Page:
To (nextgen) engineer is human

by Dries De Roeck on April 17, 2016

During a brief trip to Milan, I managed to read through a book that has been on my bookshelf for a long time : “To Engineer is human: The Role of Failure in Successful Design“. This little book was first published in 1985, and went through some edits along the way (I read the 1992 edition). The book basically gives several examples of how learning by doing has been an integral part of the way that we design and create the world around us.

Besides elaborating on some well known ‘engineering failures’ (Hyat Regency  & Tacoma Narrows) the book gives a higher level overview of why things sometimes don’t work out as we designed or thought about them. And it is mostly this last bit that I found most interesting about this book.

What I found most insightful was the reference to Sr. Oliver Wendell Holmes’ poem ‘The Deacon’s Masterpiece‘. This poem talks about the construction of a horse carriage (a one-horse shay) which is made with the best materials around. Yet, at the end of the poem it is made clear that even the best piece of engineering eventually fails and falls apart. The book then goes on about foreseeing failure during the design process, which is something I’ve been questioning myself in relationship to internet of things products – for example: the sunsetting of the Revolv smart hub and the fading of Bergcloud and their Little Printer.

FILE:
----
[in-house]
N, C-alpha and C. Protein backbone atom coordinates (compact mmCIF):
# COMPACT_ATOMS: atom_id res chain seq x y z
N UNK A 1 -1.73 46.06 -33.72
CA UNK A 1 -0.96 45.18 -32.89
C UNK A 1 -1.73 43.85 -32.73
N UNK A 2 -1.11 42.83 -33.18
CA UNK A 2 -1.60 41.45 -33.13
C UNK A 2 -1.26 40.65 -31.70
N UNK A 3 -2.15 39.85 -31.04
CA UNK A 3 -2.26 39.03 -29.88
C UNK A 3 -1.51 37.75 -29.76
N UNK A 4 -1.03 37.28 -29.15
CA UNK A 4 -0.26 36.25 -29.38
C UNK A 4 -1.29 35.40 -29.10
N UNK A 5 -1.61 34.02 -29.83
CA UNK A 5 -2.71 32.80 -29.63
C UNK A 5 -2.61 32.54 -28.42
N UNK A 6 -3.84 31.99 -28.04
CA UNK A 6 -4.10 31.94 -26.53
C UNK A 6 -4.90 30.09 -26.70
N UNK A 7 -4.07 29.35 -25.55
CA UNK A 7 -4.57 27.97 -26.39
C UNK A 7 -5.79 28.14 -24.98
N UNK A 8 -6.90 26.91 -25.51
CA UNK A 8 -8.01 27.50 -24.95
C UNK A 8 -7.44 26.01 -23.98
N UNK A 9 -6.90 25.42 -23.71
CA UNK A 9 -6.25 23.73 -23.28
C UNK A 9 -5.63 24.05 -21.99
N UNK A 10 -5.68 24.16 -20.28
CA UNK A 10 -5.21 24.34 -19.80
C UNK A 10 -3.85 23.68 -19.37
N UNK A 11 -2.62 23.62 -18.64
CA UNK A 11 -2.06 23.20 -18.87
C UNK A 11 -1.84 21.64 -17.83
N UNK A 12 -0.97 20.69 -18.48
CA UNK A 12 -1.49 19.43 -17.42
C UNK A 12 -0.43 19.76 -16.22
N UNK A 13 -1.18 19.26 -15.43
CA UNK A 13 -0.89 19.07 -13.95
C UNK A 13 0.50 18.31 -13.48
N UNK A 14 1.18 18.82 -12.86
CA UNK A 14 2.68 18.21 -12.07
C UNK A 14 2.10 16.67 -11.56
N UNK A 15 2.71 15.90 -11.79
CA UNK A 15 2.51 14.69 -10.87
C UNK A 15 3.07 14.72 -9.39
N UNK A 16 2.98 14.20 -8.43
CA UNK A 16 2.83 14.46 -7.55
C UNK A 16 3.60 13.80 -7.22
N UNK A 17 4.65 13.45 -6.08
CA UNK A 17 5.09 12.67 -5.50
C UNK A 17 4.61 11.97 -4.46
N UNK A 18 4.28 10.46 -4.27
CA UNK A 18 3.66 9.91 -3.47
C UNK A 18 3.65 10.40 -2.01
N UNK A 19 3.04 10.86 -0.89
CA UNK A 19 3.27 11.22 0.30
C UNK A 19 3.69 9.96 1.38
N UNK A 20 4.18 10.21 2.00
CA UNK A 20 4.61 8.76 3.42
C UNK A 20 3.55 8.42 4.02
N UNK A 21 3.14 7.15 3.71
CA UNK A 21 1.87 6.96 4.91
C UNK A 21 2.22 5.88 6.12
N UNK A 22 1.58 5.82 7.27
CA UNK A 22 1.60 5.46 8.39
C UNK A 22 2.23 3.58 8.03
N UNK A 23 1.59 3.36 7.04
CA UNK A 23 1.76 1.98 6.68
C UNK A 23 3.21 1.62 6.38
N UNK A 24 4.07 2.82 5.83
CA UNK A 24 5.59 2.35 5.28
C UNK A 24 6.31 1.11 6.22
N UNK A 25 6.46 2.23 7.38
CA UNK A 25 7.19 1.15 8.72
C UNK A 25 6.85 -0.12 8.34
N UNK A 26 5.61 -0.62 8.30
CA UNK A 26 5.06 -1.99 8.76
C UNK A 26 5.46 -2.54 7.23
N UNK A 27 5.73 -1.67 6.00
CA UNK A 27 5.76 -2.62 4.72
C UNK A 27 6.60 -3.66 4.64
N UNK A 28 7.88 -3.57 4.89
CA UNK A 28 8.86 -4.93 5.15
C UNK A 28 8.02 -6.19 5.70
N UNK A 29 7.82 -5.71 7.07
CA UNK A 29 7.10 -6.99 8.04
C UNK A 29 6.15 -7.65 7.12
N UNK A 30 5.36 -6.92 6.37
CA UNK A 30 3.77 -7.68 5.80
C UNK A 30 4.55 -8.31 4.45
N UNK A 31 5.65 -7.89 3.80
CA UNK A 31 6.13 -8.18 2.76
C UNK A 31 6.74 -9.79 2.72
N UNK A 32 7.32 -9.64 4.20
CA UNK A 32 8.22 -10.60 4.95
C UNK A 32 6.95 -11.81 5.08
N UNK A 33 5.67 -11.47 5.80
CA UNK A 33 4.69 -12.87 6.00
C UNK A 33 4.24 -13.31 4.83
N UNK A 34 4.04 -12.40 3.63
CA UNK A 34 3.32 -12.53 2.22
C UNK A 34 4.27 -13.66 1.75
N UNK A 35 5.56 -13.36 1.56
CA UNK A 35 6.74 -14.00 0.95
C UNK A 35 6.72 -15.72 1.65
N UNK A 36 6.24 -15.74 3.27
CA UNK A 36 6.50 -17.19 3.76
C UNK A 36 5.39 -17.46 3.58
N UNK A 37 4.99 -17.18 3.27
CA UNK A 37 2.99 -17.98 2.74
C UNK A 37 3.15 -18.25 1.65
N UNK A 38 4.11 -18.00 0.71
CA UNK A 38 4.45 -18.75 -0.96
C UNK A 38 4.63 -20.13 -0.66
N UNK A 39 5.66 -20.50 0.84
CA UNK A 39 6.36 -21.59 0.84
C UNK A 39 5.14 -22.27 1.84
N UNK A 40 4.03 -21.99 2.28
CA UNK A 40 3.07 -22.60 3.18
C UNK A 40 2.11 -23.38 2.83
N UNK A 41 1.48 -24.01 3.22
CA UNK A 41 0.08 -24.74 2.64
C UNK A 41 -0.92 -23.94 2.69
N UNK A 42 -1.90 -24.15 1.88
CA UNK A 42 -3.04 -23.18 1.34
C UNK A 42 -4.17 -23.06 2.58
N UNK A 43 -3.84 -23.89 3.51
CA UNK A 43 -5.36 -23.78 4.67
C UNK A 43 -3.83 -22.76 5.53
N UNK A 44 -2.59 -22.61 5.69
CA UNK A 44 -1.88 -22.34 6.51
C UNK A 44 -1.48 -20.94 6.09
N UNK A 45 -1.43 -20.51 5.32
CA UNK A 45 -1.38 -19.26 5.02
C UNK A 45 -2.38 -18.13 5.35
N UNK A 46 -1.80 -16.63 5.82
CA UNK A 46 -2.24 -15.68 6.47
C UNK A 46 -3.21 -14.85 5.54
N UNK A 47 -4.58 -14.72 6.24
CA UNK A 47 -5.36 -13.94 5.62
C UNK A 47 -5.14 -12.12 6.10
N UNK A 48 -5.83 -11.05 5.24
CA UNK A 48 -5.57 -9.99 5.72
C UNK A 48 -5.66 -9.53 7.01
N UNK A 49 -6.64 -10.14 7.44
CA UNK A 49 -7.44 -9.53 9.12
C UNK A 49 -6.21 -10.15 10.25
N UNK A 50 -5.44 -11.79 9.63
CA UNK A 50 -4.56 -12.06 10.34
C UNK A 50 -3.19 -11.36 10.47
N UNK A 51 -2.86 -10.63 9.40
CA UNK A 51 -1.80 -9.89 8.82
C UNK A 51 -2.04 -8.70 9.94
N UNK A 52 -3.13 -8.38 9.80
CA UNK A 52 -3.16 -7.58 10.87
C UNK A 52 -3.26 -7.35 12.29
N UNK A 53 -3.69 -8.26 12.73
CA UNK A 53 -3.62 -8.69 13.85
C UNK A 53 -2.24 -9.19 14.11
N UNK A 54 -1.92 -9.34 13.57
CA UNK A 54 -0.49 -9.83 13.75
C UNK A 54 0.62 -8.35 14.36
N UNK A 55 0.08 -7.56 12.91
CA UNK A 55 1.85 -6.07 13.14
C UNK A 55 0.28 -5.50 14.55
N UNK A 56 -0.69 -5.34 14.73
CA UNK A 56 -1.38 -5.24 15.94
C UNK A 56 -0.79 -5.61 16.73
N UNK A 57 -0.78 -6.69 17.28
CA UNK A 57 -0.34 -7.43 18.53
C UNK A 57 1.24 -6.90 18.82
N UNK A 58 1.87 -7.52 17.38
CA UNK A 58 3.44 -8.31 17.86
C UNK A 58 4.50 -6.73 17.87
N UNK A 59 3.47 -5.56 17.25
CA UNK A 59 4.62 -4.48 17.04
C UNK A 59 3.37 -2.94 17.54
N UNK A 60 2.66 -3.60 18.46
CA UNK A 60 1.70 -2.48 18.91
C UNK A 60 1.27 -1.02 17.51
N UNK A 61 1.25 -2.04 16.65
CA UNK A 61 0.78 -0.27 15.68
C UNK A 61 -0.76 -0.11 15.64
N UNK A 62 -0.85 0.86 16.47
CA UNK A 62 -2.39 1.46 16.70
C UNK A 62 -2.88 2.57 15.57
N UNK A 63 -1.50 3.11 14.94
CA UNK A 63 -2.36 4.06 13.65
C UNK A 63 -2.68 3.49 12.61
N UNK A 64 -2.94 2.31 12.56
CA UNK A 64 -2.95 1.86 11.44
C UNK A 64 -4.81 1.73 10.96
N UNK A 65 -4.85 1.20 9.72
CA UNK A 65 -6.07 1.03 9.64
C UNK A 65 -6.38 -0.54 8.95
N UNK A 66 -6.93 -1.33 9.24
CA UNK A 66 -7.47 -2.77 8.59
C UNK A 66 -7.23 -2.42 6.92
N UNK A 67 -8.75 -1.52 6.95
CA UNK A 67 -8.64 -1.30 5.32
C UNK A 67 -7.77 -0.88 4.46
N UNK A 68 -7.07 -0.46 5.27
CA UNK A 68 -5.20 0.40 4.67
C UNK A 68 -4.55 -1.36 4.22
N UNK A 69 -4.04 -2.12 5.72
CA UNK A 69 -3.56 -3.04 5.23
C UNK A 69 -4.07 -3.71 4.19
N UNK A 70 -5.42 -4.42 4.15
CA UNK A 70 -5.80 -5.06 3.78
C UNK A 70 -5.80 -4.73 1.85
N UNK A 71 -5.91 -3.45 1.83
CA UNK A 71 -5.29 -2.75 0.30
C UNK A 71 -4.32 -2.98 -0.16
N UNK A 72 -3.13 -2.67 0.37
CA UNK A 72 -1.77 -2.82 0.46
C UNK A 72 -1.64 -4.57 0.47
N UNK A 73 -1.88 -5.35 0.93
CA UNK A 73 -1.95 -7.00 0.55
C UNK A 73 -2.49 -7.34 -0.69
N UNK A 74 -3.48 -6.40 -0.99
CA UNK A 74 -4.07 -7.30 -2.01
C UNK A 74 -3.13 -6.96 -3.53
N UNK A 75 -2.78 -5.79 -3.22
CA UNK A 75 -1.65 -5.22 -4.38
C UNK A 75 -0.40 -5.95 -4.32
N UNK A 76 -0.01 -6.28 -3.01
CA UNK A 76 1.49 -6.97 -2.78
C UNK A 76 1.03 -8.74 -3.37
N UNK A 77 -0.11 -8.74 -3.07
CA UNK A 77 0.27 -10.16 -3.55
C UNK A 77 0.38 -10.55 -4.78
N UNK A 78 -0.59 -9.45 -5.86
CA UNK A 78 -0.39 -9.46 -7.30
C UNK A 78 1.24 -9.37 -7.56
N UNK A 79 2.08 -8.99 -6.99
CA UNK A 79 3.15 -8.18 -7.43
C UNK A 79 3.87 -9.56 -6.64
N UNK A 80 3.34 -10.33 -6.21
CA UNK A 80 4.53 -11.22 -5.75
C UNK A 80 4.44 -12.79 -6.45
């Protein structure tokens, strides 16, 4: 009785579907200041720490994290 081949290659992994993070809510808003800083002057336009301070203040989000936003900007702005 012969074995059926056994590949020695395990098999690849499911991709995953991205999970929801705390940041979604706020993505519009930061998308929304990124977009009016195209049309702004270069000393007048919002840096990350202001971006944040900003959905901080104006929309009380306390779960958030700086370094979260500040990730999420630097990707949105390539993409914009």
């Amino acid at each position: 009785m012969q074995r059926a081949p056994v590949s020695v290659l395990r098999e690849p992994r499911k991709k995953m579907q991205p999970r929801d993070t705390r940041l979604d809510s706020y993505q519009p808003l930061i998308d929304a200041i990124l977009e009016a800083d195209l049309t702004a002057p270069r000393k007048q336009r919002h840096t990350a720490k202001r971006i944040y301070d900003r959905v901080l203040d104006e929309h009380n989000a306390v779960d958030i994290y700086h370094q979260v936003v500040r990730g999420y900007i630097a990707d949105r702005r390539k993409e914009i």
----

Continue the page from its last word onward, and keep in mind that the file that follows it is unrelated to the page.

It got me wondering that when we’re designing connected products, we shouldn’t only think about mechanical failing of devices (buttons, moving parts, lights,…) but also the digital parts of the device (server connection, network uptime, technology deprecation,…). These novel aspects seem to be a lot more uncertain to predict, but they might feel a lot more easy to change, ie. shutting down a server happens by pushing some virtual buttons – the effect of that action is much less visible.

There’s probably a lot of work done on this already, I can imagine that the same questions have surfaced in the home automation market. But I wonder if someone is actually doing anything about it, as the support for ‘legacy internet of things devices’ seems something we should seriously consider.

Why do I blog this?

What intrigued me is that the book dates back more than 3 decades, but very much pins down what is still happening with novel products. Henry Petroski (the author) never mentions computerised systems as an example, but I think that his reasoning is applicable to a lot of the design and development of internet of things systems being created at this moment. All that put aside, the content of the book itself can be somewhat repetitive and the writing style is questionable. So probably not a recommended piece of reading, but it does trigger some thinking.

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